Wednesday, August 20, 2014
August for some means it's almost back to school, to others, time to get some wood cut cut and stacked for winter, for others it's home harvest season. Sure there's plenty of garden produce and wild berries but one of the most amazing plants to bloom during August, are the Sunflowers.
Enjoy the magic!
In the Beginning
Sunflowers are ancient, almost mystical, plants. Native too both North and South America, sunflowers were cultivated as an important food staple by ancient peoples long before the New World was discovered by explorers. Highly regarded, Sunflowers were ritually revered as important religious and cultural symbols of strength and power. There were sacred ceremonies filled with sunflower stories, dances and songs.
A Brief Sunflower History
The easy-to-grow sunflower, a symbol of light, innocence and hope, never really caught the attention of the first settlers. Their focus was centered on more traditional crops from Europe and corn. Sunflowers returned from obscurity with the help of Russia's Peter the Great who brought the seeds back from a trip to Holland. Sunflowers were soon growing all across Russia by the mid-1700's. Sunflowers soon became a Russian favorite and were highly regarded for snacks and oil. Sunflowers were researched and cultivated, and new varieties developed. The sunflower was proclaimed the national flower in Russia. When the Mennonites, originating in Russia, arrived in Canada and eventually the United States in the late 1800's, many of these new developments in sunflower horticulture helped to rekindle a new look on the old plants. By 1980, the United States was one of the top major producers as sunflowers became important crops in Kansas , Minnesota, Texas, North and South Dakota. Some sunflowers were cultivated for their seeds, while others for the healthy oil produced. In 1903, Kansas was designated the "Sunflower State" as the sunflower was named as the state's official flower. Today, millions of home gardeners are planting plots and borders of brilliant sunflowers, for appearance, birds, bird seed for winter use, and home eating. Others use the ancient plants as a food source for the imperiled bees, which are attracted to the flowers, or the butterflies and a host of other beneficial insects. Some gardening organization advocate using the sunflowers as a trap crop for other not-so-good and harmful garden insects, which will likely be consumed by a wandering goldfinch or other bird species. Goldfinches in particular are attracted to the flowers.
Sunflower Growing Tips
Today, there are numerous varieties of sunflowers available for home gardens in a wide range of colors and heights; some are perennial, others are annual. There are varieties which can be successfully grown in containers. The original wild sunflower has many branches and multiple smaller seed heads whereas more domesticated sunflowers will have the more common and larger single head. There is no mystery to growing the sunflower. Naturally, sunflowers need full sunlight to do their best. They should also be located in an area free of high winds and with good drainage. The better the soil, the better the plants will thrive. Sunflowers thrive in well composted soil. Depending on the gardening zone, sunflowers can be directly seeded in the soil after all danger of frost. They can also be stared indoors in pots and placed in a sunny window. Care should be taken when removing the seedlings from the pot to the soil not to disturb the roots. Sunflowers can take periods of dry weather, but if dry conditions persist, the plants should be watered. A fun, family project is to measure the growth of the plant every week; they are rapid growers.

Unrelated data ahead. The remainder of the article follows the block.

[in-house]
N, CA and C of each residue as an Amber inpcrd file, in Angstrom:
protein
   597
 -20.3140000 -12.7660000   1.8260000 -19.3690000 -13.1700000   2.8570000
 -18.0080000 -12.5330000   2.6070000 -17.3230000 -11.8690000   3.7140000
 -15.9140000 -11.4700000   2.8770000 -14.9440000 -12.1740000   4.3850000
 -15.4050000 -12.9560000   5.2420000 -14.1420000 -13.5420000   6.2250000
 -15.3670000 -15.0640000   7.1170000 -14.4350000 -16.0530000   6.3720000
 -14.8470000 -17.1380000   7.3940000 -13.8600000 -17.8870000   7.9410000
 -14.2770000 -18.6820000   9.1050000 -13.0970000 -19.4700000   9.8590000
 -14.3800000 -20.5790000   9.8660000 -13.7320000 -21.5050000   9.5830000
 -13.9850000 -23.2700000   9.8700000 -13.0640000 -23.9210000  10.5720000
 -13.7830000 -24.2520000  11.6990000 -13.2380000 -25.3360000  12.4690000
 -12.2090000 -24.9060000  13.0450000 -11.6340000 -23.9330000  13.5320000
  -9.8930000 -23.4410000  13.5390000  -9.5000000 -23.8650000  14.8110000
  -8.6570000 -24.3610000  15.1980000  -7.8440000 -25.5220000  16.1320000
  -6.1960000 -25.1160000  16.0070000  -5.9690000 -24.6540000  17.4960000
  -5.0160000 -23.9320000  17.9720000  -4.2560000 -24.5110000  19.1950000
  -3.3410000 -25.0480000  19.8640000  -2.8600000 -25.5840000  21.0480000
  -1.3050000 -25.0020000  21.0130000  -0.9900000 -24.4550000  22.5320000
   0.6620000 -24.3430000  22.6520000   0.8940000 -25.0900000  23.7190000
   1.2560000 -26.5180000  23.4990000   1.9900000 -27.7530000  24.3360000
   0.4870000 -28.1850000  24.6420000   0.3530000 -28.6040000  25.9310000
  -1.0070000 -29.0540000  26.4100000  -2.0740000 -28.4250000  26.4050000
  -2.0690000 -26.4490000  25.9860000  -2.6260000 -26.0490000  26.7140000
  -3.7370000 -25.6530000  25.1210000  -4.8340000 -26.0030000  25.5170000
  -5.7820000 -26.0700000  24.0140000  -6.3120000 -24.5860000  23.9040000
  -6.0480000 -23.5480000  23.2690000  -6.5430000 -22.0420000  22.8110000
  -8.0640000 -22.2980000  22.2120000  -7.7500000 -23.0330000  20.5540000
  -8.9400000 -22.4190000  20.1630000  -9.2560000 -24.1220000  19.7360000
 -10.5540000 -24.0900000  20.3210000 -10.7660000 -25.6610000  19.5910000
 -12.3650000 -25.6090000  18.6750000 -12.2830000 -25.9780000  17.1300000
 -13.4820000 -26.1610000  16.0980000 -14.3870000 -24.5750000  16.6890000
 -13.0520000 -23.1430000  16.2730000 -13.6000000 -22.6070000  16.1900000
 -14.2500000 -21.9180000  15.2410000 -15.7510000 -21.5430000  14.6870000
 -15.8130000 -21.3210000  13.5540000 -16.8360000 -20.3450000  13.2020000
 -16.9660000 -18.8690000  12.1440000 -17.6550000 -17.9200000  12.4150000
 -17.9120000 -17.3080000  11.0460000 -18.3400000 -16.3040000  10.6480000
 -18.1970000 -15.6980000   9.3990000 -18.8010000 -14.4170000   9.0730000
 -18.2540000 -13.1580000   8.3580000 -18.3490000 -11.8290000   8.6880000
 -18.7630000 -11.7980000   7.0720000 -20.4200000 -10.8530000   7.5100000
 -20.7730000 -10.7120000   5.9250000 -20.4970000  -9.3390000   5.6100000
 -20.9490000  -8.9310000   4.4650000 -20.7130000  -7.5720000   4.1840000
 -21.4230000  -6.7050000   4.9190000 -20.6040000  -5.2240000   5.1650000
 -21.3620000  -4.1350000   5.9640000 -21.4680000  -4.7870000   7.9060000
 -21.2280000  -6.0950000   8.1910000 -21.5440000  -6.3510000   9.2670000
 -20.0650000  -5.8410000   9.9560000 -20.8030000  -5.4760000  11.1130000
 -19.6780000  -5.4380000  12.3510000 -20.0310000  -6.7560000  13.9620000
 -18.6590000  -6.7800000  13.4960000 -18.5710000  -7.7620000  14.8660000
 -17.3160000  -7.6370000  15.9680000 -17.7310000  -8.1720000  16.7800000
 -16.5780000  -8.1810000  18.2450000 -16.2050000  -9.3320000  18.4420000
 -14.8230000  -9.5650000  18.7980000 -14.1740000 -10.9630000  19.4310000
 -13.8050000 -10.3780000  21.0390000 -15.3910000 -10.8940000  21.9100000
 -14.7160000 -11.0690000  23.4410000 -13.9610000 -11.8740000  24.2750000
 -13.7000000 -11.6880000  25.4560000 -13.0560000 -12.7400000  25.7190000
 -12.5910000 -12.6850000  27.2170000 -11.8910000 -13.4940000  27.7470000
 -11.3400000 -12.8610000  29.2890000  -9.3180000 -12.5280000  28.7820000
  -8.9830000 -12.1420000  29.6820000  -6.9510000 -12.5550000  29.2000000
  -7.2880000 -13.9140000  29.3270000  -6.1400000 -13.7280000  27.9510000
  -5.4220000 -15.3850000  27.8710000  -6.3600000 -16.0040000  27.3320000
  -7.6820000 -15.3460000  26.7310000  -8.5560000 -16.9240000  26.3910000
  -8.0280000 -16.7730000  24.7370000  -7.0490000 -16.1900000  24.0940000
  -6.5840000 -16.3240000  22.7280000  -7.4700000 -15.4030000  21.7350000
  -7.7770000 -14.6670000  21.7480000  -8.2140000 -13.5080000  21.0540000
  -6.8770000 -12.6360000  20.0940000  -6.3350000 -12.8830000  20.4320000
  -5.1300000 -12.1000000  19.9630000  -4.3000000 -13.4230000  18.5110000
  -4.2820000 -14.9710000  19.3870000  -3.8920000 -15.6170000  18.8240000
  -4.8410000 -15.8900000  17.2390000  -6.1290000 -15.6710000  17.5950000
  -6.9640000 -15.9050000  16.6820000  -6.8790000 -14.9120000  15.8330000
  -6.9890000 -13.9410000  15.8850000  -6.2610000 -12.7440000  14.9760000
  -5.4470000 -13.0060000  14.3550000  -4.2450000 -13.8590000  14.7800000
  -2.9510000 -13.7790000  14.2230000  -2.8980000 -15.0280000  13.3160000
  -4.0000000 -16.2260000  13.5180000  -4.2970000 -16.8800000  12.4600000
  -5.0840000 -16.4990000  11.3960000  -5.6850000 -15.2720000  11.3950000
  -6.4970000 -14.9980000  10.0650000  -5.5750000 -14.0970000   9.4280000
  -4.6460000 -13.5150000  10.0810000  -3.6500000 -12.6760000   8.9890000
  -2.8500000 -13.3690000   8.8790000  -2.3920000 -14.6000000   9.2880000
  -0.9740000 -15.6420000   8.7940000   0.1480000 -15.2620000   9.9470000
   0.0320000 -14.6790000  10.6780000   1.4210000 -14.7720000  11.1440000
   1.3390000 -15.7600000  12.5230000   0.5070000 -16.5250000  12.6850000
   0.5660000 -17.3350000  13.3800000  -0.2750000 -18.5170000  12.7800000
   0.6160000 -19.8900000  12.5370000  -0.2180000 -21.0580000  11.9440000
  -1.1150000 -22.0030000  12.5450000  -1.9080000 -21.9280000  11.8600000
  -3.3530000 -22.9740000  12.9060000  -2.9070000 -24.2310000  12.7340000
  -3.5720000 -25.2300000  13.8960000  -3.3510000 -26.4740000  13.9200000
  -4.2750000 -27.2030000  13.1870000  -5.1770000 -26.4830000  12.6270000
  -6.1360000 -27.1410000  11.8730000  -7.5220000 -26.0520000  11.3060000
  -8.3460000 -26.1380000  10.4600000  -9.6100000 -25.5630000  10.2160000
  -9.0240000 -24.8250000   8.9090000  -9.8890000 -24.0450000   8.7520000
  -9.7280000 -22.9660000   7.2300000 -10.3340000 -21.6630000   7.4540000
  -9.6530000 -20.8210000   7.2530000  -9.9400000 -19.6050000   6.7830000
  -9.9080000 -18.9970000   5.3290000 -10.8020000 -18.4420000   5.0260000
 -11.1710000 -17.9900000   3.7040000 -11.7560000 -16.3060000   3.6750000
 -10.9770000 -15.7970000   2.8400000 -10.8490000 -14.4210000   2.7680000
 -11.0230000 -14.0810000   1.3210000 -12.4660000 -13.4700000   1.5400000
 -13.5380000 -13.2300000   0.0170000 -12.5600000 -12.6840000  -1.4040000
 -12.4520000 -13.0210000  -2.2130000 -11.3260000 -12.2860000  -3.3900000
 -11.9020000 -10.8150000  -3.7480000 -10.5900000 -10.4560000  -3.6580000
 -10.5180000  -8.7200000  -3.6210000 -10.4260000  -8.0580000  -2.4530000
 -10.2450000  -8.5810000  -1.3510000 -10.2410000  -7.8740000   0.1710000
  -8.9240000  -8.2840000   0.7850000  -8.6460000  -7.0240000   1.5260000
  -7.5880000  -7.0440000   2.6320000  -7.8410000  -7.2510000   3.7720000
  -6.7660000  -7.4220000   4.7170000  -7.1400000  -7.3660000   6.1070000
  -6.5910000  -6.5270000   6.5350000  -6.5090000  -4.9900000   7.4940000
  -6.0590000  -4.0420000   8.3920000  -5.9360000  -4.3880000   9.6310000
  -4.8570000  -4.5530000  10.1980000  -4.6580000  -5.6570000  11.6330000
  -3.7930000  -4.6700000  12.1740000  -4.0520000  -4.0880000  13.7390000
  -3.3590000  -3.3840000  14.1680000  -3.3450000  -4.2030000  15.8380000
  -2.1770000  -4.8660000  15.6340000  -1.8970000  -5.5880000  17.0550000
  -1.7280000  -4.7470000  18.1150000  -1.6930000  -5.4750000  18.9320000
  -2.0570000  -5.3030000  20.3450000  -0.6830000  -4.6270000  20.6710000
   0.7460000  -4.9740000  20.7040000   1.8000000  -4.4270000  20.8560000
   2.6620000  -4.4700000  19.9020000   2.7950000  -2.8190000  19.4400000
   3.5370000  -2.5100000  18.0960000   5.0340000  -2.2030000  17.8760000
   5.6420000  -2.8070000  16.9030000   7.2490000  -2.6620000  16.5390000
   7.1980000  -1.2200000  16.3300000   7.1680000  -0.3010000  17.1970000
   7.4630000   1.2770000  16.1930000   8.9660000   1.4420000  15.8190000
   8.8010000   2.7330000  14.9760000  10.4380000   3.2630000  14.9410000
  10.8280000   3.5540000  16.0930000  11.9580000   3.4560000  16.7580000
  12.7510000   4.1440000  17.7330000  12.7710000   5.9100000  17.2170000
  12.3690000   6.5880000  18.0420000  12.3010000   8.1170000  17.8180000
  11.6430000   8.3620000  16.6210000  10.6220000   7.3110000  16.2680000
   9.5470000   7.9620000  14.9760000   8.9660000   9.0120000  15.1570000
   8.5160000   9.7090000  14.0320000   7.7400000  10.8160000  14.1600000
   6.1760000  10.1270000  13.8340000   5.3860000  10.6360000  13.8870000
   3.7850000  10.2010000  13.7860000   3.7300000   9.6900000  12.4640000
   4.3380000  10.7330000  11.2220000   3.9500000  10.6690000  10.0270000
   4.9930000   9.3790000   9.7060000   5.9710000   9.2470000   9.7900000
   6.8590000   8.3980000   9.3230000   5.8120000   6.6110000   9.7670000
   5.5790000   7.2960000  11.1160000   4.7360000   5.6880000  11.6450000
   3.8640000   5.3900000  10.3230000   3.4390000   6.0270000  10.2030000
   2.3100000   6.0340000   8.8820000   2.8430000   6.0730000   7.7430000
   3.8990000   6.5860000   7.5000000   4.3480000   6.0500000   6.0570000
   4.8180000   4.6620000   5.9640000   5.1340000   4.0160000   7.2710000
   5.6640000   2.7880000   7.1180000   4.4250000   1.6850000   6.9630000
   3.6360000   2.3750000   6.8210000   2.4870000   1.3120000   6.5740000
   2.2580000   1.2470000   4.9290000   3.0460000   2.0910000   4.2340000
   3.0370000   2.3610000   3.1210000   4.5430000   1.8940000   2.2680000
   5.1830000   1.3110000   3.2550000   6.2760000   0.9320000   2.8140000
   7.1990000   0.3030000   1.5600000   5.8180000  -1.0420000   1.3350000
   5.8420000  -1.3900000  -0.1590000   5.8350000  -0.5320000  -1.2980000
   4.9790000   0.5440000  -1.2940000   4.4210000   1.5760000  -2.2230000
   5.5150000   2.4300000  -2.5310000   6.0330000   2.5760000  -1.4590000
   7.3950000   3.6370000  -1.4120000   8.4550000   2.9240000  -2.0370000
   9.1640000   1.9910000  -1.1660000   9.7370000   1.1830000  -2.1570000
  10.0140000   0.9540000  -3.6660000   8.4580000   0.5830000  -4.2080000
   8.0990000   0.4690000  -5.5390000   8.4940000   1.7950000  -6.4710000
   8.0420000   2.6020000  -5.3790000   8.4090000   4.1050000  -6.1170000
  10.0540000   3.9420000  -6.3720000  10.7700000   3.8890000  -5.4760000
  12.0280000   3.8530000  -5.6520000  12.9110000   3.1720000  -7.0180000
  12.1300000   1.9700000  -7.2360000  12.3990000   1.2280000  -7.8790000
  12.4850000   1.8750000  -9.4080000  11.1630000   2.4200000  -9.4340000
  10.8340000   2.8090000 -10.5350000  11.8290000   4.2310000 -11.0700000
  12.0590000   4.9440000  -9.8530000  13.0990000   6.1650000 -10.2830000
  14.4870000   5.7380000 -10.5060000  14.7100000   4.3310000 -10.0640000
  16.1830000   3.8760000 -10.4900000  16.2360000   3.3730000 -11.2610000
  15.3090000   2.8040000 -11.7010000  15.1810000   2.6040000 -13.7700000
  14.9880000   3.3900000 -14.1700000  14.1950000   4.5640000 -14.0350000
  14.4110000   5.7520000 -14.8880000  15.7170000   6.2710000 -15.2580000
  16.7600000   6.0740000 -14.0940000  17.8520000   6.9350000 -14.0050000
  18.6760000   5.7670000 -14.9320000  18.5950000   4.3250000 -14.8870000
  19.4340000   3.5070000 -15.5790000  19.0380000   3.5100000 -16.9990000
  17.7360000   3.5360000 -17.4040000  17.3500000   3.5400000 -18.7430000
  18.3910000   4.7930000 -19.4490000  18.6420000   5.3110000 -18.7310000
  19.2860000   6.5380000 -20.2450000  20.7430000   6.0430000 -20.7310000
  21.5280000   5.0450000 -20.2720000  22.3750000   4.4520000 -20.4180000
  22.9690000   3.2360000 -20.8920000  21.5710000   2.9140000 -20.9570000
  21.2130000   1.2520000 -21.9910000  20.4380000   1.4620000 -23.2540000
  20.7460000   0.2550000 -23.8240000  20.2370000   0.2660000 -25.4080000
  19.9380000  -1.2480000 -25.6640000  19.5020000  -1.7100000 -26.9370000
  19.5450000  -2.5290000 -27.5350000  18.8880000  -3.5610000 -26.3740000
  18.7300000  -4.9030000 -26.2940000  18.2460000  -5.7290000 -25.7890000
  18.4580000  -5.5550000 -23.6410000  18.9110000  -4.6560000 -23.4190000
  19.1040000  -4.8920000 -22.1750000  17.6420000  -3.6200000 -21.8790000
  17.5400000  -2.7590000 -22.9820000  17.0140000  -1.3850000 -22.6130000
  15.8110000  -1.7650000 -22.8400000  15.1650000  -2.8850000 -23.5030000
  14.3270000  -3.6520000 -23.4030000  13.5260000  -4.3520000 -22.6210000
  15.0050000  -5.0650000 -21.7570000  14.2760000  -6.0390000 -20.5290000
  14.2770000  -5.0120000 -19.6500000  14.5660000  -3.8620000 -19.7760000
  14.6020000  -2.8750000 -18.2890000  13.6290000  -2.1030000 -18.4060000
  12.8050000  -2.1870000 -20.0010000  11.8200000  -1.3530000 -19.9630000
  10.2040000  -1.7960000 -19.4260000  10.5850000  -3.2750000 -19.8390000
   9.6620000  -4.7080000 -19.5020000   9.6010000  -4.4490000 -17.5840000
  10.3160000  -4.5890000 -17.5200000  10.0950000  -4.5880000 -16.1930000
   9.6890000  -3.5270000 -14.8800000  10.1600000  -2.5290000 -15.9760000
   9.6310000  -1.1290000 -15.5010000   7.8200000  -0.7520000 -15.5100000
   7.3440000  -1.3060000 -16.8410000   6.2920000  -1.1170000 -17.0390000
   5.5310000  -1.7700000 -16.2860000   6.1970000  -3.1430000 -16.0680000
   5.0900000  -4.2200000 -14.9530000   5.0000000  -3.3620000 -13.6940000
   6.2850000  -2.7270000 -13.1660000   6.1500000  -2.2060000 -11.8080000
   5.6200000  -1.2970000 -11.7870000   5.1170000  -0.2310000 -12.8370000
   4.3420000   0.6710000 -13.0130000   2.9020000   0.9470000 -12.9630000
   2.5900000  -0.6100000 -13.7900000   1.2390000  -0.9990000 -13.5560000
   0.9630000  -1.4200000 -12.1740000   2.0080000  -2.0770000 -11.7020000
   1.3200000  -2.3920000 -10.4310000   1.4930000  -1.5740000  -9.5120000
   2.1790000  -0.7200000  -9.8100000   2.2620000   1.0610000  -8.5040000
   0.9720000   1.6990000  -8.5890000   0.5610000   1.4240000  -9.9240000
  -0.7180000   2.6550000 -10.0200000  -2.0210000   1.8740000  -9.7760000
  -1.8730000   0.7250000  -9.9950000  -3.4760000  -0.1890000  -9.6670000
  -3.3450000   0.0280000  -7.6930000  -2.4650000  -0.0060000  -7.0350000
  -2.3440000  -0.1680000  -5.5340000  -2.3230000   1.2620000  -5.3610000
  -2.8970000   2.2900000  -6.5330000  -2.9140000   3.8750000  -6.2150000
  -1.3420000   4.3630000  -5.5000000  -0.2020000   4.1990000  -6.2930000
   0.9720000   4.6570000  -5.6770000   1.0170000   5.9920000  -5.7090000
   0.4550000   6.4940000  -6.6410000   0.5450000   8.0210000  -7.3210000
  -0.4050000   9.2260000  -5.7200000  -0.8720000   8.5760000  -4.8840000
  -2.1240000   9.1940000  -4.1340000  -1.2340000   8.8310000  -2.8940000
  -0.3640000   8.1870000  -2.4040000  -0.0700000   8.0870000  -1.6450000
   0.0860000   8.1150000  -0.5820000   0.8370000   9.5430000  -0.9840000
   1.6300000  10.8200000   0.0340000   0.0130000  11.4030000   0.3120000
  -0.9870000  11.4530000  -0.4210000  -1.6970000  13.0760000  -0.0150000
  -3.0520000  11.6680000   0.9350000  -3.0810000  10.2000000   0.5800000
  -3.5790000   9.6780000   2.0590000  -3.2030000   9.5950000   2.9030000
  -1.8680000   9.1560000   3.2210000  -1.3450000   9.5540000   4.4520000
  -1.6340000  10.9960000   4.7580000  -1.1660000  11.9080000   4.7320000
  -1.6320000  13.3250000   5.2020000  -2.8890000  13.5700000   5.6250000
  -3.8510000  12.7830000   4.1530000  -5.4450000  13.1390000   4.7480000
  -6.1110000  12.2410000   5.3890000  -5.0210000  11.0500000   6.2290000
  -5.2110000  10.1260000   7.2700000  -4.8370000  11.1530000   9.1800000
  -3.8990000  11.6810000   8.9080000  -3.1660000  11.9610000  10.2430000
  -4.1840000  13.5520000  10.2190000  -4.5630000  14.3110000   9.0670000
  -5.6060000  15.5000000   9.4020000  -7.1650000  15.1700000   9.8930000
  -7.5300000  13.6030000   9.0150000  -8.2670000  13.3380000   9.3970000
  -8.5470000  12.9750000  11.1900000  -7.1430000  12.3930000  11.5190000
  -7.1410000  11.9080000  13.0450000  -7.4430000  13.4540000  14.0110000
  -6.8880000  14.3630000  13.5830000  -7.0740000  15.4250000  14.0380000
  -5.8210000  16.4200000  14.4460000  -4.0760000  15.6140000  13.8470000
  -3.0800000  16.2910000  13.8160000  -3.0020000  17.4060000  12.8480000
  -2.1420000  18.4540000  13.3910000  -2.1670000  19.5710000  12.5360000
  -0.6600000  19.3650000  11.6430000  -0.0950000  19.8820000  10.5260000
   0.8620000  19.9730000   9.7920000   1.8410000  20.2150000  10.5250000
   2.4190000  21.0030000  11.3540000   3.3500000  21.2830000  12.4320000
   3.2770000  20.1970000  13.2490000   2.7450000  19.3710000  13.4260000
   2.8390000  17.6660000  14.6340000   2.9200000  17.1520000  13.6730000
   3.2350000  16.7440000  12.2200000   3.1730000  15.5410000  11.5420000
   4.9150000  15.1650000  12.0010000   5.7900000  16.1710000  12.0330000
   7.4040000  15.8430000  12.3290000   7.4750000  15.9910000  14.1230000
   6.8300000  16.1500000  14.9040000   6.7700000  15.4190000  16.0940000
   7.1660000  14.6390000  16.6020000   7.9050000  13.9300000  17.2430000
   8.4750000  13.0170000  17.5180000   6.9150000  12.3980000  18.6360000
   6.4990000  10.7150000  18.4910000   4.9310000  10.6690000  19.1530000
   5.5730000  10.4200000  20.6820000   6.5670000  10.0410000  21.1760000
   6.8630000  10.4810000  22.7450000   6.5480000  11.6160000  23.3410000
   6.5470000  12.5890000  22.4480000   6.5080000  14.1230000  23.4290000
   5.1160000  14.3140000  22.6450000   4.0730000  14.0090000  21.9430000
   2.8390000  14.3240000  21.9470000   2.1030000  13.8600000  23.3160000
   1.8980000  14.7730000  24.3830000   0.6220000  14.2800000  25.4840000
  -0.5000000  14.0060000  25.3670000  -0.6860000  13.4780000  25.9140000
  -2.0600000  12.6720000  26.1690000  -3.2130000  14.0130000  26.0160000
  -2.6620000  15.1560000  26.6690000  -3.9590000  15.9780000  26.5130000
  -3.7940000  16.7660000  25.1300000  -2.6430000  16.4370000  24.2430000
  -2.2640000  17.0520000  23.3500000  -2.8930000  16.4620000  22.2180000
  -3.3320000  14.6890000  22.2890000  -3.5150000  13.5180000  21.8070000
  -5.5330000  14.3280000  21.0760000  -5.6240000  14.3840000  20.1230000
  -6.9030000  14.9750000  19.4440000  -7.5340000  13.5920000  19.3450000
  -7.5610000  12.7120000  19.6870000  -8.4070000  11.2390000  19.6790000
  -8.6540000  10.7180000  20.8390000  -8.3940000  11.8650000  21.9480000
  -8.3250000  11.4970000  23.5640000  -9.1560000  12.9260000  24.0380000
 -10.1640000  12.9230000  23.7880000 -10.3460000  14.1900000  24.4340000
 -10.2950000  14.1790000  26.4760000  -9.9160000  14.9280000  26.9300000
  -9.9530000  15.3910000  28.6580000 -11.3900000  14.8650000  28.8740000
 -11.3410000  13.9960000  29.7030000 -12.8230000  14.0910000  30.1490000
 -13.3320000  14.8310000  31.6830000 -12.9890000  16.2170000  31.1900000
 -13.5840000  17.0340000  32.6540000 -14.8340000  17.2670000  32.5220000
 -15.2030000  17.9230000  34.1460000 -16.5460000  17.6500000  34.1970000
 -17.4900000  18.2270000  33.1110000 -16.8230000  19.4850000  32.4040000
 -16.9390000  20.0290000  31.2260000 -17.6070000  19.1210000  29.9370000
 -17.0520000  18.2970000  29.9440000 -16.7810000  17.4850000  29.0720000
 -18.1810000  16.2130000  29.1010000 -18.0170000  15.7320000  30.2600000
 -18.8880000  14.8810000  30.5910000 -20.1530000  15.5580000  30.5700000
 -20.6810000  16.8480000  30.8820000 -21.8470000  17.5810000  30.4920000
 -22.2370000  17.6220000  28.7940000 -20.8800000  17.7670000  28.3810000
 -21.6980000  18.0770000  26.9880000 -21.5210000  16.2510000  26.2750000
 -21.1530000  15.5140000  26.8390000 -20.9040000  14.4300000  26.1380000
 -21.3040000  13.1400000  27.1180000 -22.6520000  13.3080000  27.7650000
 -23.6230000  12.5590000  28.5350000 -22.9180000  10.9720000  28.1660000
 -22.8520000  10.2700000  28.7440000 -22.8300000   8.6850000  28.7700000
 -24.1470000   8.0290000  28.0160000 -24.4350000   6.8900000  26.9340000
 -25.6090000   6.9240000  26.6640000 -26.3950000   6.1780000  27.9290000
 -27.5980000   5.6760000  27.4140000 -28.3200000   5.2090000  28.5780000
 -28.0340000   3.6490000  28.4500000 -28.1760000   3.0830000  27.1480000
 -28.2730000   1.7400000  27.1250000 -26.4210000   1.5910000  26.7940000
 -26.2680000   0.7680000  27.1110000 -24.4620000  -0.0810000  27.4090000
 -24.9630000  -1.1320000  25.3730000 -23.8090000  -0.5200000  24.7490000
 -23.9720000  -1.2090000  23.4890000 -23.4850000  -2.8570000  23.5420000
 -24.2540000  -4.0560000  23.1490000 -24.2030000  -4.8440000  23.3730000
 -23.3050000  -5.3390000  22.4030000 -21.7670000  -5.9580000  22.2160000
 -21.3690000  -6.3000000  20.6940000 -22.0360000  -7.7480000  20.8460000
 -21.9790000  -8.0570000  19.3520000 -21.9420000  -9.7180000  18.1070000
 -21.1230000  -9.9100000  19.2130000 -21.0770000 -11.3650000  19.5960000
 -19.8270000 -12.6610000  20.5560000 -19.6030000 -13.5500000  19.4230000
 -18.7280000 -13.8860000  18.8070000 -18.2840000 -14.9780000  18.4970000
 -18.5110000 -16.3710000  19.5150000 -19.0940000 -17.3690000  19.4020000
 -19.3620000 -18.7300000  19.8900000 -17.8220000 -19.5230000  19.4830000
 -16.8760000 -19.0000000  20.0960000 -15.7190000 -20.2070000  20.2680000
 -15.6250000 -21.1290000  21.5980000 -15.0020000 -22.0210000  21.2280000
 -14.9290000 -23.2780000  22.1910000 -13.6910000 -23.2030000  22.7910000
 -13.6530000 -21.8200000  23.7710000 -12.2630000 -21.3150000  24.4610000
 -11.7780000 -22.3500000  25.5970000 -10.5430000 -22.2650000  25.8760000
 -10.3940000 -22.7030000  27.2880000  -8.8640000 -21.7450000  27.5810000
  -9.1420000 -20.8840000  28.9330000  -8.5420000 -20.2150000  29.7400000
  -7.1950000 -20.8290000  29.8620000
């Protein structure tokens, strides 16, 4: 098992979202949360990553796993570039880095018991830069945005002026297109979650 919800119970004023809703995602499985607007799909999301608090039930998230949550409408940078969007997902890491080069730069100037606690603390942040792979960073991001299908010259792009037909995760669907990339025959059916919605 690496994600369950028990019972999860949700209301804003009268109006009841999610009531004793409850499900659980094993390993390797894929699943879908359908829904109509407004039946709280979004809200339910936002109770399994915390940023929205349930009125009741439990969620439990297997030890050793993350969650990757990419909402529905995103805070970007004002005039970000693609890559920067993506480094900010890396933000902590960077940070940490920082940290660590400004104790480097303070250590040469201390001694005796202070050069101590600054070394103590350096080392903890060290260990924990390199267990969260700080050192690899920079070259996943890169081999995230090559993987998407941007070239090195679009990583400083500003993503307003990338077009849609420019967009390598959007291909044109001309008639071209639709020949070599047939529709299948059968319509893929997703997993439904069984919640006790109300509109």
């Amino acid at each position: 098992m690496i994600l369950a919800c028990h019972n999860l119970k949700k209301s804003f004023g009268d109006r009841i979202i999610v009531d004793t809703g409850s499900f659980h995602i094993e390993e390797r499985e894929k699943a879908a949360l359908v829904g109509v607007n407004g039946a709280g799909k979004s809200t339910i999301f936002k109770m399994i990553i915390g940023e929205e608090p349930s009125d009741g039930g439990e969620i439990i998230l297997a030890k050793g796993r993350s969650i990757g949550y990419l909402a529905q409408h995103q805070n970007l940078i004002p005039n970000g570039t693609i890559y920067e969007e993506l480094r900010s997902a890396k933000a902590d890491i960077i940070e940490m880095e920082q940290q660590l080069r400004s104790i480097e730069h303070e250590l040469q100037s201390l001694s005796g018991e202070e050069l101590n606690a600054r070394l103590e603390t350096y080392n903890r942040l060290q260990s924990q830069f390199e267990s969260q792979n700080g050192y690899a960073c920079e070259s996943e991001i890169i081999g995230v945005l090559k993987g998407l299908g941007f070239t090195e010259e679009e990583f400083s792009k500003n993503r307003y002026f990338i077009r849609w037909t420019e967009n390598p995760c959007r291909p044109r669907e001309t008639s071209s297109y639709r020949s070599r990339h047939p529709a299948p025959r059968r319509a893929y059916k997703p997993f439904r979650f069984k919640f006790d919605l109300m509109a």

Sunflower Harvest Thoughts
There are, depending on what the gardener wants to harvest, there are several options. One would be to let the birds and other wildlife have their fill. Or, for future use, when the seed head begins to brown, cut it with about two inches of stem left and hang it to dry. If for human consumption, there are several methods to save the seeds, including covering the seed head with cheesecloth. A word of caution from personal experience when drying the seeds; make sure the seeds are placed in a rodent proof container when ready for storage. Mice and other creatures have an affinity for the seeds. While the ancient peoples ate sunflower seeds and used the flowers in rituals, today we know much more about their health benefits. Sunflower seeds are healthy and contain high levels of protein and are viewed as a high energy food for human. Sunflower seeds can be used as a healthy snack or used in a variety of recipes or in salads. Sunflowers are ancient and cheerful plants which serve a variety of purposes, some with a modern twist. Sunflowers, inexpensive, healthy and easy to grow, have mystical attributes known to many throughout the ages.